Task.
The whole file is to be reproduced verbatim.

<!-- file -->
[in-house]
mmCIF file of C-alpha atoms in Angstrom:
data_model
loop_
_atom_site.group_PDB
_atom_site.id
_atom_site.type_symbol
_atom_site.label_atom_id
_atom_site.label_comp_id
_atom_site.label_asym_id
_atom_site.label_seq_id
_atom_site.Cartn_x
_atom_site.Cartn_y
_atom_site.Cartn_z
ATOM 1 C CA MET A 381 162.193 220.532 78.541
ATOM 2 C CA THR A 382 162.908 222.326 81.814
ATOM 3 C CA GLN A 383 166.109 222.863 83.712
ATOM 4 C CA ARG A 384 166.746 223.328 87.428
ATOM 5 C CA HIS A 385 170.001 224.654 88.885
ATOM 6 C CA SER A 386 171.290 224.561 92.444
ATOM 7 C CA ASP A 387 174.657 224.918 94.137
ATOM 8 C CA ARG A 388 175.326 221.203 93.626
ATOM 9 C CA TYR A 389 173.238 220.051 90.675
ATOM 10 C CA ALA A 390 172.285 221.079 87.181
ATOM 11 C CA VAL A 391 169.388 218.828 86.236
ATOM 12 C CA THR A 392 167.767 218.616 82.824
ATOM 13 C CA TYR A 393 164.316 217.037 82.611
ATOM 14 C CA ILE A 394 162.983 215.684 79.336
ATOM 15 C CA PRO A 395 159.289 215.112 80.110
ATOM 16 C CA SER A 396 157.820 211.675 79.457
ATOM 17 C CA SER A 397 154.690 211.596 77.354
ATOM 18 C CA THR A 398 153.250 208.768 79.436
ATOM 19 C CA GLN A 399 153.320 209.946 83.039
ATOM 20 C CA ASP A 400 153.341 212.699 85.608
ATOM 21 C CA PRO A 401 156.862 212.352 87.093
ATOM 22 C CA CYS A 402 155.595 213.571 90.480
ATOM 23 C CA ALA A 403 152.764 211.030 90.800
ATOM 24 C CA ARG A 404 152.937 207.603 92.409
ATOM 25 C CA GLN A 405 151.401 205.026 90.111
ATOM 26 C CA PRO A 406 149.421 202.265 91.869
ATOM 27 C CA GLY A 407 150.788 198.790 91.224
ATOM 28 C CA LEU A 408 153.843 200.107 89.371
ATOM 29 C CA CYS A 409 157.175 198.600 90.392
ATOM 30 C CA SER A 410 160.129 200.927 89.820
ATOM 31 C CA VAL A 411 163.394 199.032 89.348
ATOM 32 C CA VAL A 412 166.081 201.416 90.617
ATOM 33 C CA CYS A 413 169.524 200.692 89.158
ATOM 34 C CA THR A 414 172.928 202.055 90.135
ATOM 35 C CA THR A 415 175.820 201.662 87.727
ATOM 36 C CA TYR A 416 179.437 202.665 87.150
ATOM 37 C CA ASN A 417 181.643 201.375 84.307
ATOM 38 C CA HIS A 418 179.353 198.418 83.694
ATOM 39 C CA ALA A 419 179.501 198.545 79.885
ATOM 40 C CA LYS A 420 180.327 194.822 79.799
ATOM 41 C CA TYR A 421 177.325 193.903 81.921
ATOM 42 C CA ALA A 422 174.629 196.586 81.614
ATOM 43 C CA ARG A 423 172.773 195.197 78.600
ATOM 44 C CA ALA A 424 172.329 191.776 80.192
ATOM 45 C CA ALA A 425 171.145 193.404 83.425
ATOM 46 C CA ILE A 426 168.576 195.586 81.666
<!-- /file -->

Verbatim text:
[in-house]
mmCIF file of C-alpha atoms in Angstrom:
data_model
loop_
_atom_site.group_PDB
_atom_site.id
_atom_site.type_symbol
_atom_site.label_atom_id
_atom_site.label_comp_id
_atom_site.label_asym_id
_atom_site.label_seq_id
_atom_site.Cartn_x
_atom_site.Cartn_y
_atom_site.Cartn_z
ATOM 1 C CA MET A 381 162.193 220.532 78.541
ATOM 2 C CA THR A 382 162.908 222.326 81.814
ATOM 3 C CA GLN A 383 166.109 222.863 83.712
ATOM 4 C CA ARG A 384 166.746 223.328 87.428
ATOM 5 C CA HIS A 385 170.001 224.654 88.885
ATOM 6 C CA SER A 386 171.290 224.561 92.444
ATOM 7 C CA ASP A 387 174.657 224.918 94.137
ATOM 8 C CA ARG A 388 175.326 221.203 93.626
ATOM 9 C CA TYR A 389 173.238 220.051 90.675
ATOM 10 C CA ALA A 390 172.285 221.079 87.181
ATOM 11 C CA VAL A 391 169.388 218.828 86.236
ATOM 12 C CA THR A 392 167.767 218.616 82.824
ATOM 13 C CA TYR A 393 164.316 217.037 82.611
ATOM 14 C CA ILE A 394 162.983 215.684 79.336
ATOM 15 C CA PRO A 395 159.289 215.112 80.110
ATOM 16 C CA SER A 396 157.820 211.675 79.457
ATOM 17 C CA SER A 397 154.690 211.596 77.354
ATOM 18 C CA THR A 398 153.250 208.768 79.436
ATOM 19 C CA GLN A 399 153.320 209.946 83.039
ATOM 20 C CA ASP A 400 153.341 212.699 85.608
ATOM 21 C CA PRO A 401 156.862 212.352 87.093
ATOM 22 C CA CYS A 402 155.595 213.571 90.480
ATOM 23 C CA ALA A 403 152.764 211.030 90.800
ATOM 24 C CA ARG A 404 152.937 207.603 92.409
ATOM 25 C CA GLN A 405 151.401 205.026 90.111
ATOM 26 C CA PRO A 406 149.421 202.265 91.869
ATOM 27 C CA GLY A 407 150.788 198.790 91.224
ATOM 28 C CA LEU A 408 153.843 200.107 89.371
ATOM 29 C CA CYS A 409 157.175 198.600 90.392
ATOM 30 C CA SER A 410 160.129 200.927 89.820
ATOM 31 C CA VAL A 411 163.394 199.032 89.348
ATOM 32 C CA VAL A 412 166.081 201.416 90.617
ATOM 33 C CA CYS A 413 169.524 200.692 89.158
ATOM 34 C CA THR A 414 172.928 202.055 90.135
ATOM 35 C CA THR A 415 175.820 201.662 87.727
ATOM 36 C CA TYR A 416 179.437 202.665 87.150
ATOM 37 C CA ASN A 417 181.643 201.375 84.307
ATOM 38 C CA HIS A 418 179.353 198.418 83.694
ATOM 39 C CA ALA A 419 179.501 198.545 79.885
ATOM 40 C CA LYS A 420 180.327 194.822 79.799
ATOM 41 C CA TYR A 421 177.325 193.903 81.921
ATOM 42 C CA ALA A 422 174.629 196.586 81.614
ATOM 43 C CA ARG A 423 172.773 195.197 78.600
ATOM 44 C CA ALA A 424 172.329 191.776 80.192
ATOM 45 C CA ALA A 425 171.145 193.404 83.425
ATOM 46 C CA ILE A 426 168.576 195.586 81.666